Decaying democracy? Nothing inevitable about liberal world order


The liberal world order is neither inherently universal, nor is it the inevitable path of societies across the globe, argues Stratfor’s senior analyst, Rodger Baker:

Like the ideals of democracy it embodies, the liberal world order — for us, a Western-oriented financial and trade system that emerged following World War II and which prescribes democracy as the sole path for all societies — is a political construct that has evolved and developed in a certain place and at a certain time. Such historicization is not to argue against the liberal world order’s merits nor deny its problems and challenges.

“There is no irresistible march of history toward progress or liberal democracy, just as the future history espoused by Marxists proved to be an analysis, not an inevitability,” Baker adds.

Democracy promotion at risk?

“Claiming that the liberal world order is in trouble is just a starting-point; a deeper account needs to show whether, and how, the interrelated elements of this order hang together,” according to analysts Constance Duncombe and Tim Dunne. “It may be, for example, that certain logics of the liberal order are more vulnerable than others. The post-Cold War agenda around democracy promotion seems, intuitively, at greater risk than the WTO regime for managing world trade,” they write for International Affairs.

The liberal world order sees itself threatened as never before, analysts suggest (left).

“I think we are in a very, very grave period for the world,” former Secretary of State Henry Kissinger told the Financial Times.

He and the late Zbigniew Brzezinski “both considered ideas about the world order to be the key problem of our time. How could we create it? We had somewhat different ideas. But for both of us, we were above all concerned to raise diplomacy to that level of influence.”

The alternative to a robust alliance of transatlantic democracies is not appealing, Kissinger adds:

A divided Atlantic would turn Europe into “an appendage of Eurasia”, which would be at the mercy of a China that wants to restore its historic role as the Middle Kingdom and be “the principal adviser to all humanity”.

But efforts to dismantle the liberal world order obscure the more important question of whether it is feasible to do so, says James Kirchick.  He cites Brookings analyst Stewart Patrick’s observation that as a result of the threats to the “branches of Western solidarity …painstakingly cultivated over seven decades,” U.S. allies are “pursuing strategic autonomy,” “working with China to safeguard globalization,” and that with “U.S. abdication of global leadership,” the European Union stands as “the best hope for liberal internationalists.”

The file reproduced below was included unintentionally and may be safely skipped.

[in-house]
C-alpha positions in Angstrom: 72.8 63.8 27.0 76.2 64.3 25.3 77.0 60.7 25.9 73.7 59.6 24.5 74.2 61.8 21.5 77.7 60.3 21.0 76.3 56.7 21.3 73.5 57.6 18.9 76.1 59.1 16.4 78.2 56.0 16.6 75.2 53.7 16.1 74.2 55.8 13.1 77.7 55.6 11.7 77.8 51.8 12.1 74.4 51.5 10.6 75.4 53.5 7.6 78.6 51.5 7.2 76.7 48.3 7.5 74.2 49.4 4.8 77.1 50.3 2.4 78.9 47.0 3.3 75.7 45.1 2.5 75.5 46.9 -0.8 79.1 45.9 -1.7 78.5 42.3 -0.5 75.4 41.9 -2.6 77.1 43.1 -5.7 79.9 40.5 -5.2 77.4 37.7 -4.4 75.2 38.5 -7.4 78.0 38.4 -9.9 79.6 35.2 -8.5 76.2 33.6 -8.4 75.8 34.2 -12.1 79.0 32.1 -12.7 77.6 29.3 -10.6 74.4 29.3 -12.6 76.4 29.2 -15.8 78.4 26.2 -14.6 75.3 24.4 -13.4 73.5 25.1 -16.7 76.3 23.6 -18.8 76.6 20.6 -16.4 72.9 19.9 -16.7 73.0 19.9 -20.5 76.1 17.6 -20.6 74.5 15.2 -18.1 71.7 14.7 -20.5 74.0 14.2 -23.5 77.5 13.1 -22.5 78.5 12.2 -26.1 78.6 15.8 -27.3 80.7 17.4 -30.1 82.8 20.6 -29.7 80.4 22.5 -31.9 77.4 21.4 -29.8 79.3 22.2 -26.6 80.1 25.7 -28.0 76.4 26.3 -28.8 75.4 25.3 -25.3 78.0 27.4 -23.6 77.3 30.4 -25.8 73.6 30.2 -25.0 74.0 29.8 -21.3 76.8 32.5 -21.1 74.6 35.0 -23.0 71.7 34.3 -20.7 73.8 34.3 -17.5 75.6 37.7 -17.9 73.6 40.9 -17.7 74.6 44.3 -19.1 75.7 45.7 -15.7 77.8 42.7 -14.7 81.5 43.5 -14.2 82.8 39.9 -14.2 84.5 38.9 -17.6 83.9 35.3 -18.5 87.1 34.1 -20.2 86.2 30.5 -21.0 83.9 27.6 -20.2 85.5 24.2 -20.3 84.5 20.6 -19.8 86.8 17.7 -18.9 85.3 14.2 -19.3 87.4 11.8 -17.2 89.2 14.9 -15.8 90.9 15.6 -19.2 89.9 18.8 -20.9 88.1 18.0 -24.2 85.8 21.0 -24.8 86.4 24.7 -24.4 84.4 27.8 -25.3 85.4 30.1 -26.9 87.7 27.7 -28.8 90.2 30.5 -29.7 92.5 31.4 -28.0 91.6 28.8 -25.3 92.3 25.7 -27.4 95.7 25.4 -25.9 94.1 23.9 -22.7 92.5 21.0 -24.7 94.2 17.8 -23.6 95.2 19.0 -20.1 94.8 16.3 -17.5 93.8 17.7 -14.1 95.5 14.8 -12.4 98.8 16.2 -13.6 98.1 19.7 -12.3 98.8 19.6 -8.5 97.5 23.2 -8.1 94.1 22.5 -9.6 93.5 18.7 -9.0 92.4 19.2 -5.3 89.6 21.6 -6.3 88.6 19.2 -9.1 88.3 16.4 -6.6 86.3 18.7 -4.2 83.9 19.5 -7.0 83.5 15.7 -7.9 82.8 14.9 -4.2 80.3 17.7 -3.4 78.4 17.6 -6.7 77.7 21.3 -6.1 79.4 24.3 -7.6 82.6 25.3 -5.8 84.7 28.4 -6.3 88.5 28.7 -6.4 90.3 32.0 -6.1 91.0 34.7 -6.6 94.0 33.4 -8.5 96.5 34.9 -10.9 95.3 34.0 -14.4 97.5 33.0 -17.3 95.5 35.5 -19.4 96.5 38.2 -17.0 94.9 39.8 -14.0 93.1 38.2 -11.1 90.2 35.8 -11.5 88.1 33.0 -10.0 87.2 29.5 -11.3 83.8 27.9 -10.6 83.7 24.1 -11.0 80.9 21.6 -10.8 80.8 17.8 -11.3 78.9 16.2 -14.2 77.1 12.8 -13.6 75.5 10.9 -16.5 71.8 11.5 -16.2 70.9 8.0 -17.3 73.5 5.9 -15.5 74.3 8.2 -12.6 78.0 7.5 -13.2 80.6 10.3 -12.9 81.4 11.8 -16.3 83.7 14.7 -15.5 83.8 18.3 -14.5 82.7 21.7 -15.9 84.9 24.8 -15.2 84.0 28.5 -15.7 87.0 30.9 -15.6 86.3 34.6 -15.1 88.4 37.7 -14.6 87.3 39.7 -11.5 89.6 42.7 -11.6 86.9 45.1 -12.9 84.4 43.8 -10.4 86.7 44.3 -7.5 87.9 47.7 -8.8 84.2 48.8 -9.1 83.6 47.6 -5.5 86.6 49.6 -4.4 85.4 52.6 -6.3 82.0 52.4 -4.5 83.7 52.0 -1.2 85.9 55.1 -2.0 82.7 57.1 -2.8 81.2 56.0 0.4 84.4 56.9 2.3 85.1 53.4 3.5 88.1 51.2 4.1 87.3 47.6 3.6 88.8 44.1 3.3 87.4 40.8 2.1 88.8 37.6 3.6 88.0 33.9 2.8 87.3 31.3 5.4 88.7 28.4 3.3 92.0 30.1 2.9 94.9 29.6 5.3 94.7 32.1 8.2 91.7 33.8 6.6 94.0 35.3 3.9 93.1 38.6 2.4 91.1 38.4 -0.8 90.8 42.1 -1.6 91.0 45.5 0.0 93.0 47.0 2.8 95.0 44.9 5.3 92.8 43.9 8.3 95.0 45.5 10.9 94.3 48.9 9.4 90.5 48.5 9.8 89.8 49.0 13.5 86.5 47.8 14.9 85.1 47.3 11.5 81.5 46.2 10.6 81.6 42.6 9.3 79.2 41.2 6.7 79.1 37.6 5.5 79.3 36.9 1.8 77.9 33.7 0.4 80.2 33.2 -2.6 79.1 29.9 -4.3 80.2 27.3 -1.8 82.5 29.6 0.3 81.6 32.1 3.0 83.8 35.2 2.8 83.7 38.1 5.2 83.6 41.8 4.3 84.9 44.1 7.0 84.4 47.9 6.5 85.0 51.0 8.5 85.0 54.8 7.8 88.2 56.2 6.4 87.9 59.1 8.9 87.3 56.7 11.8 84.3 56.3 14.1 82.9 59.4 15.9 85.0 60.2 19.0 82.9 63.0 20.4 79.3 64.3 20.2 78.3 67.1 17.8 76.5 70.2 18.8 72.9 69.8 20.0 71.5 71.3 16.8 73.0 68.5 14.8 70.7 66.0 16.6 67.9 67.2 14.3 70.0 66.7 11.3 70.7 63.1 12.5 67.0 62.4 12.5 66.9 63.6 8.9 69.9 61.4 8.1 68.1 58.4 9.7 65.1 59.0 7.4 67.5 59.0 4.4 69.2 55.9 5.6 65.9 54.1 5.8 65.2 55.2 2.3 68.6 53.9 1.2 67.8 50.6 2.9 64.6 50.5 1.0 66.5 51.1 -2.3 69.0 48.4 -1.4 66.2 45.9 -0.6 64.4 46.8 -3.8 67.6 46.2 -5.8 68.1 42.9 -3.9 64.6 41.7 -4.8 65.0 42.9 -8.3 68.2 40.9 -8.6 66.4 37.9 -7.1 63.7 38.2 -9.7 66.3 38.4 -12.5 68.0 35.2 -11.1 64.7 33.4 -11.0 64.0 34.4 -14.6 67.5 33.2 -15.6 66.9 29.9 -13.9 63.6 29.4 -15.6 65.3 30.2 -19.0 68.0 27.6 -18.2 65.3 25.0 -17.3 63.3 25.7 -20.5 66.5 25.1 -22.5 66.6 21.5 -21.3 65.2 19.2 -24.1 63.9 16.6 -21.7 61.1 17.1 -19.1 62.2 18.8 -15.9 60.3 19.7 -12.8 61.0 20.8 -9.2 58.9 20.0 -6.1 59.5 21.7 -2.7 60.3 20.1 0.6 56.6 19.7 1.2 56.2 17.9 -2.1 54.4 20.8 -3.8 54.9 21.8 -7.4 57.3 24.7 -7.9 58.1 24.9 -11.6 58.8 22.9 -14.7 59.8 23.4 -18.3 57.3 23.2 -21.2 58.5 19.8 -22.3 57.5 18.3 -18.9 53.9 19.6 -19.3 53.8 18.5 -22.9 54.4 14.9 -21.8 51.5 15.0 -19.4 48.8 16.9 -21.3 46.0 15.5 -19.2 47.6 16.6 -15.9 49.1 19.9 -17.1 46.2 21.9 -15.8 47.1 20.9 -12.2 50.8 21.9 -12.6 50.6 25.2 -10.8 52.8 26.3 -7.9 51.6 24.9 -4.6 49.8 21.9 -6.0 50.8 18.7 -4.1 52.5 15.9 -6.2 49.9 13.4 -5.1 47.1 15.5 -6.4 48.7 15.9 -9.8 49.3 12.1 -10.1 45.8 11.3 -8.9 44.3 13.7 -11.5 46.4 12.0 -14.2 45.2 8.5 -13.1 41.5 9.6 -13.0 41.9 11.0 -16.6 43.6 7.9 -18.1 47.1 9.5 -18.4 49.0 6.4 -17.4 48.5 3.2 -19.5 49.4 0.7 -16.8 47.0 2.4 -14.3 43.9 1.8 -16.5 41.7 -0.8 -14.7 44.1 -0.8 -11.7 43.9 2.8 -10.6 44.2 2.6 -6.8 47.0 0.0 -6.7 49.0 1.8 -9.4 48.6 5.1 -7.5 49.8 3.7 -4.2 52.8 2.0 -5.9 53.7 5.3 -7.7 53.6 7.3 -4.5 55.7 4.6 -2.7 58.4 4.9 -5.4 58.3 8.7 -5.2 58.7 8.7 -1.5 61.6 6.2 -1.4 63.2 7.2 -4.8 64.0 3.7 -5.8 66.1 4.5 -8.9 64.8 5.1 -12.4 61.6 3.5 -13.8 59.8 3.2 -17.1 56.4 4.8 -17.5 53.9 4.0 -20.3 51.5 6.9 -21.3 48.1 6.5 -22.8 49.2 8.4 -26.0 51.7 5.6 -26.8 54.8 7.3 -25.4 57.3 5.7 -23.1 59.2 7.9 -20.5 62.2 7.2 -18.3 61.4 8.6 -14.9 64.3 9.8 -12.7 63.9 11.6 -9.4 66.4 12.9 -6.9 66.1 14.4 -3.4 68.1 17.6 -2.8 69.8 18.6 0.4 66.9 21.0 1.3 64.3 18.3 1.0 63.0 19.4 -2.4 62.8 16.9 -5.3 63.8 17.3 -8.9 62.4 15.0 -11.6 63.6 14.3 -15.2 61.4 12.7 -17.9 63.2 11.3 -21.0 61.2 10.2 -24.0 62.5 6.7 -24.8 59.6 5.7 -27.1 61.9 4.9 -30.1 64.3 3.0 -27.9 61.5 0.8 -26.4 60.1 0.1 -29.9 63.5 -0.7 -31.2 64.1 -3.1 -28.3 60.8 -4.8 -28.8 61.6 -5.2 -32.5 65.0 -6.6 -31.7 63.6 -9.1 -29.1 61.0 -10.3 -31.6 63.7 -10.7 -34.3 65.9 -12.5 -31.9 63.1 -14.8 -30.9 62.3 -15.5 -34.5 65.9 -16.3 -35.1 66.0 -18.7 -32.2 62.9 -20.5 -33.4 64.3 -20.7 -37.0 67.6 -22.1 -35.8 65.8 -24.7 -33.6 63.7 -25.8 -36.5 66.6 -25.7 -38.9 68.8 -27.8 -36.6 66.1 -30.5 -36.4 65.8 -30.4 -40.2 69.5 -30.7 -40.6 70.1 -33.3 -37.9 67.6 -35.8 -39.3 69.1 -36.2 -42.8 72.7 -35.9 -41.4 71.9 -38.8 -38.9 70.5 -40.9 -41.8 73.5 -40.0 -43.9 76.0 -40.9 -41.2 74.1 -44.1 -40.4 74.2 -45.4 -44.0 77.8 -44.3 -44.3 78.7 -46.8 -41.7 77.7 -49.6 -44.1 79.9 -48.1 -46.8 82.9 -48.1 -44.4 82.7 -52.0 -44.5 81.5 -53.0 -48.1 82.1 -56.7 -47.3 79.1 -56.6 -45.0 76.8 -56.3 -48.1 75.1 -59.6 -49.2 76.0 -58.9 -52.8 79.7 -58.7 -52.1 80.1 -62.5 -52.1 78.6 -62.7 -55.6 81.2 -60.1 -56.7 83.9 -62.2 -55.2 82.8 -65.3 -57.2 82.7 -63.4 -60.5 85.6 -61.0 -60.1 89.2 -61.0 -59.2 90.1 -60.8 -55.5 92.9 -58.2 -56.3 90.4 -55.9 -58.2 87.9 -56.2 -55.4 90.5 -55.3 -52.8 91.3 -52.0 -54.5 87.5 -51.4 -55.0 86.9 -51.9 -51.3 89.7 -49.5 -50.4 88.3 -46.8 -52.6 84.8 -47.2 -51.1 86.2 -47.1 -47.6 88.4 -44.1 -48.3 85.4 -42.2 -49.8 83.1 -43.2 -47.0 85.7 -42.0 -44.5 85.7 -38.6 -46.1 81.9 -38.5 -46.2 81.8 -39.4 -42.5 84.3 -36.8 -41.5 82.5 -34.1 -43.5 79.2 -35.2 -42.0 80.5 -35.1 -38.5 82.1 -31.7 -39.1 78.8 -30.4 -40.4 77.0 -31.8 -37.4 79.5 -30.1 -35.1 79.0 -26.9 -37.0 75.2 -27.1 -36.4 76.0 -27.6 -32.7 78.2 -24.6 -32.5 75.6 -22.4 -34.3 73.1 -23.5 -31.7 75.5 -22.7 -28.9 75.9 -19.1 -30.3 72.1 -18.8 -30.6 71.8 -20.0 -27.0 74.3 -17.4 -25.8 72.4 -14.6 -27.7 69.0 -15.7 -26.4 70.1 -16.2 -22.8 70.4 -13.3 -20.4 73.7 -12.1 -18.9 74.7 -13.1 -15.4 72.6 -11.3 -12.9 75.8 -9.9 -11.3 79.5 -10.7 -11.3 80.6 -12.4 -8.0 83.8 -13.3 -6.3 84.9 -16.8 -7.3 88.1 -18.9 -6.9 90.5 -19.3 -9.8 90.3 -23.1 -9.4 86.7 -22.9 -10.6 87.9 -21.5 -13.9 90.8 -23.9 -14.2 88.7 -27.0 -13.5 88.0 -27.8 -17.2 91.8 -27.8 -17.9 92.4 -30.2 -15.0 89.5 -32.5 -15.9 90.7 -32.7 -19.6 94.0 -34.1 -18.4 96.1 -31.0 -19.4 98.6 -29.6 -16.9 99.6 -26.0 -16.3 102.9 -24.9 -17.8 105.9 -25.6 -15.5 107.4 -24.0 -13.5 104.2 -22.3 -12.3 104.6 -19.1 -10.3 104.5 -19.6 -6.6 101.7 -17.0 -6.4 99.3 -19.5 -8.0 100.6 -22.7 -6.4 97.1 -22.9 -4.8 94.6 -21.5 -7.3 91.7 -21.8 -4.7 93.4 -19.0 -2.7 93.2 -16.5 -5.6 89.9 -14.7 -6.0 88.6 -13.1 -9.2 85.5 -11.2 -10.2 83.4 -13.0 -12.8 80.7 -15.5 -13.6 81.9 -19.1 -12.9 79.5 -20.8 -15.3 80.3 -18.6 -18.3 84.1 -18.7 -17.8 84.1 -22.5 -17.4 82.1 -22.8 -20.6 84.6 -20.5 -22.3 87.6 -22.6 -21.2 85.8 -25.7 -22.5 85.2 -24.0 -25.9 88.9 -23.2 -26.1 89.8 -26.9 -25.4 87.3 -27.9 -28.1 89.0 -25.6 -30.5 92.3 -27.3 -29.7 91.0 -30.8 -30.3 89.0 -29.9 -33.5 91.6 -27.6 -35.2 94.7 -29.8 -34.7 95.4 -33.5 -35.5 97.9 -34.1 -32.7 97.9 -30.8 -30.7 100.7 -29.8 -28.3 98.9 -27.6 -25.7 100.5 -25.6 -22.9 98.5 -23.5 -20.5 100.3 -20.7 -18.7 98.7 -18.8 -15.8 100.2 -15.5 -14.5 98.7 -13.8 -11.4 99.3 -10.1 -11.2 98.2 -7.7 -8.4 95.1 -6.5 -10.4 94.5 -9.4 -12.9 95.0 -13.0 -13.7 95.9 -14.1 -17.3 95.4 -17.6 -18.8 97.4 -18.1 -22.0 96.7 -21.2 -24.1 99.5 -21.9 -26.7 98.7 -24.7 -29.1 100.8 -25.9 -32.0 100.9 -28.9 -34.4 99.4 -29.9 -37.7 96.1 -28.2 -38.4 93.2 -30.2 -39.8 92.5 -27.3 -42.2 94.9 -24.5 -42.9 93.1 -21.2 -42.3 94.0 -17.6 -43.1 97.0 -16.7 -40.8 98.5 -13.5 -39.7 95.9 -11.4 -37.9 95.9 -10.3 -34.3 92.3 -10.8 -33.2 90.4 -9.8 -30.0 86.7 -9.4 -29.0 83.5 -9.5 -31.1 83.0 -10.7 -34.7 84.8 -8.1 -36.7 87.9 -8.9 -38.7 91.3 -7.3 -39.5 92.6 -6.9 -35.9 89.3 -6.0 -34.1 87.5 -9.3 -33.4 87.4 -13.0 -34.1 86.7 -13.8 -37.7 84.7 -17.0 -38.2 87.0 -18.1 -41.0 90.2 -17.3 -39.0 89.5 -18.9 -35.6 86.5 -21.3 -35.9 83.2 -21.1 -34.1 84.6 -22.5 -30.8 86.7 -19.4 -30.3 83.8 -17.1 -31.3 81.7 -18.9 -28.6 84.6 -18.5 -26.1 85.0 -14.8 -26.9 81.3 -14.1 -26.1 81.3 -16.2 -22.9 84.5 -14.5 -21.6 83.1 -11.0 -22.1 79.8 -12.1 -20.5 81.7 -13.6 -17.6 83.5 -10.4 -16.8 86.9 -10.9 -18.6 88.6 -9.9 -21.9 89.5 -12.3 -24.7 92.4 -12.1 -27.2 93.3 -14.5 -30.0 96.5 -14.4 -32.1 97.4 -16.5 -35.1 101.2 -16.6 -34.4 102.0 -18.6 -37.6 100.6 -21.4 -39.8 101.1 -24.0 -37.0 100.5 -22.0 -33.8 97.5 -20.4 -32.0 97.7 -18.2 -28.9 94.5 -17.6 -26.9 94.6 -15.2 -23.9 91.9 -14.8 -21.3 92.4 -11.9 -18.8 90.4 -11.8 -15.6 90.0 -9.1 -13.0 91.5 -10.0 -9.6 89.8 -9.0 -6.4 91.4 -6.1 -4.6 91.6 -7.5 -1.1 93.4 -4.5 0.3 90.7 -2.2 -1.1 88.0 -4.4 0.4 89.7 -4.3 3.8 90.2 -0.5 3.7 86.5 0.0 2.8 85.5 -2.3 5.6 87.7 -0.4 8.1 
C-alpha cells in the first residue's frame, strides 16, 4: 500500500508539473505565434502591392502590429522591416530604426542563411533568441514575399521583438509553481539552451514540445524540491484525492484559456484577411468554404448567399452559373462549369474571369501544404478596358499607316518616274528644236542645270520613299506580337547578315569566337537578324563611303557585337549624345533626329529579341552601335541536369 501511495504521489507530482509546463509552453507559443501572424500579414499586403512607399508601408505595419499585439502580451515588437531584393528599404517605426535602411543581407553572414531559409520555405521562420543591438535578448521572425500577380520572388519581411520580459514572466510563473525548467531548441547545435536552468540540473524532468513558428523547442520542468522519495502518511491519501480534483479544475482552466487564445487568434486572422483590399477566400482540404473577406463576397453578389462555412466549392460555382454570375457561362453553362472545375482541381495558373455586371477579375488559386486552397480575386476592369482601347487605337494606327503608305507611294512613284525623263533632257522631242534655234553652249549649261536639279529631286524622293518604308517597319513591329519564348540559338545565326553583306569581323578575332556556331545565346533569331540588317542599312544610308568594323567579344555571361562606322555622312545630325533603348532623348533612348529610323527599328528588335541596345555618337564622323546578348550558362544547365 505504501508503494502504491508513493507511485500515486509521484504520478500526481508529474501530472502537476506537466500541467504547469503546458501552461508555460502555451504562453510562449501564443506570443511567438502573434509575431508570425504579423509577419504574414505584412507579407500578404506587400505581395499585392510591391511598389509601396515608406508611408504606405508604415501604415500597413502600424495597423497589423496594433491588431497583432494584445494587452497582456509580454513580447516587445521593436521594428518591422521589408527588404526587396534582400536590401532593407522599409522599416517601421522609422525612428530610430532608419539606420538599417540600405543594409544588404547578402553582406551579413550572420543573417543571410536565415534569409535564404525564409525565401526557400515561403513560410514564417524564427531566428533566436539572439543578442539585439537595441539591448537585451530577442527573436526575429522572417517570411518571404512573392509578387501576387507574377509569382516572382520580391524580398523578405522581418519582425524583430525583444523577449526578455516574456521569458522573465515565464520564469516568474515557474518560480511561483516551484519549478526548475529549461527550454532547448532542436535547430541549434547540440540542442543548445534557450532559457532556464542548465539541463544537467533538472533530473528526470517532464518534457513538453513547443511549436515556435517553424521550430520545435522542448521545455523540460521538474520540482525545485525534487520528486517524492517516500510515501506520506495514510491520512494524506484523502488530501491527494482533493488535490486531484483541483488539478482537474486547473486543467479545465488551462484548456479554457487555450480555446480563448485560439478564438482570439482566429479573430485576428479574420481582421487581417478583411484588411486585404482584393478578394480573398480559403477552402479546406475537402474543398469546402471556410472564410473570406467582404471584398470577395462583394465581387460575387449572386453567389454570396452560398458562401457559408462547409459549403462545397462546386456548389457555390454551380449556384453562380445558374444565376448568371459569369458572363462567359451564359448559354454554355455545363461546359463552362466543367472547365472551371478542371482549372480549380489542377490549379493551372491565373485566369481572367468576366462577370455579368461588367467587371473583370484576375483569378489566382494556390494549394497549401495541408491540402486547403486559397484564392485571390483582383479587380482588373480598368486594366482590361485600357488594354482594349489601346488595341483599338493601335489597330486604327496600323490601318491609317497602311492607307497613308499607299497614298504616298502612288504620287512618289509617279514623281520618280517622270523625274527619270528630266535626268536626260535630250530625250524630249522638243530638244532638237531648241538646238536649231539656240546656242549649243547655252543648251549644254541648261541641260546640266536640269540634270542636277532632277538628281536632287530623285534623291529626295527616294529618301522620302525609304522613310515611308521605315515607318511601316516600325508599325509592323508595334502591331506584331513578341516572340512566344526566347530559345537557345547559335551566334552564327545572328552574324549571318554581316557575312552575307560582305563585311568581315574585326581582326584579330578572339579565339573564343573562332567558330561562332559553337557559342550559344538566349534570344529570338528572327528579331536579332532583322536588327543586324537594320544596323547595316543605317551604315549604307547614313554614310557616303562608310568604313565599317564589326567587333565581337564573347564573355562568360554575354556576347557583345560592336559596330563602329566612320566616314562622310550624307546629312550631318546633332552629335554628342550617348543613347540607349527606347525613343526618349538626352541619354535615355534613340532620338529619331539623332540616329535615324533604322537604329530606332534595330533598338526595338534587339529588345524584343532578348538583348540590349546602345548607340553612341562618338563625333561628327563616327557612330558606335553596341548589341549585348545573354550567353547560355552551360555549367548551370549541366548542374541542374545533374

But the U.S. diplomatic and security apparatus is a behemoth, comprising tens of thousands of people, and it requires a great number of ideologically committed and bureaucratically skilled individuals to transform America’s world role, Kirchick writes for Foreign Policy.

A recent study by the RAND Corporation concludes that “deadly political conflict has been gradually declining, and anticipated trends in the major drivers of war and peace suggest that such conflict is likely to continue to decline over the next couple of decades,” notes Ali Wyne​, a recent Penn Kemble fellow at the National Endowment for Democracy​.

“The modernization of the world order would ideally result from farsighted diplomacy,” he writes for the Washington Post. “It is more likely, though, that policymakers will do little more than push for incremental improvements to an inadequate system, thereby enabling the aforementioned forces — ranging from external challenges to populist uprisings — to continue testing its foundations.”

“Across the pond, meanwhile, increasingly powerful populist forces from a broad ideological spectrum are contesting the legitimacy of the European project,” adds Wyne.

Europeans who believe that abandoning the Western liberal order would be an extraordinary act of stupidity must step up our game,” says Wolfgang Ischinger, who served as Germany’s ambassador to the United States from 2001 to 2006.

Credit: The Economist

“Many Western societies are divided between those who believe in preserving the post-World War II order and those who would replace it with 19th-century nationalism,” he writes for the New York Times.

“We should also offer to work closely with those Americans who believe that a strong partnership with Europe remains in America’s best interest,” he adds. “Europeans need to engage, engage, engage: with Congress, with governors, with America’s business community and civil society.”

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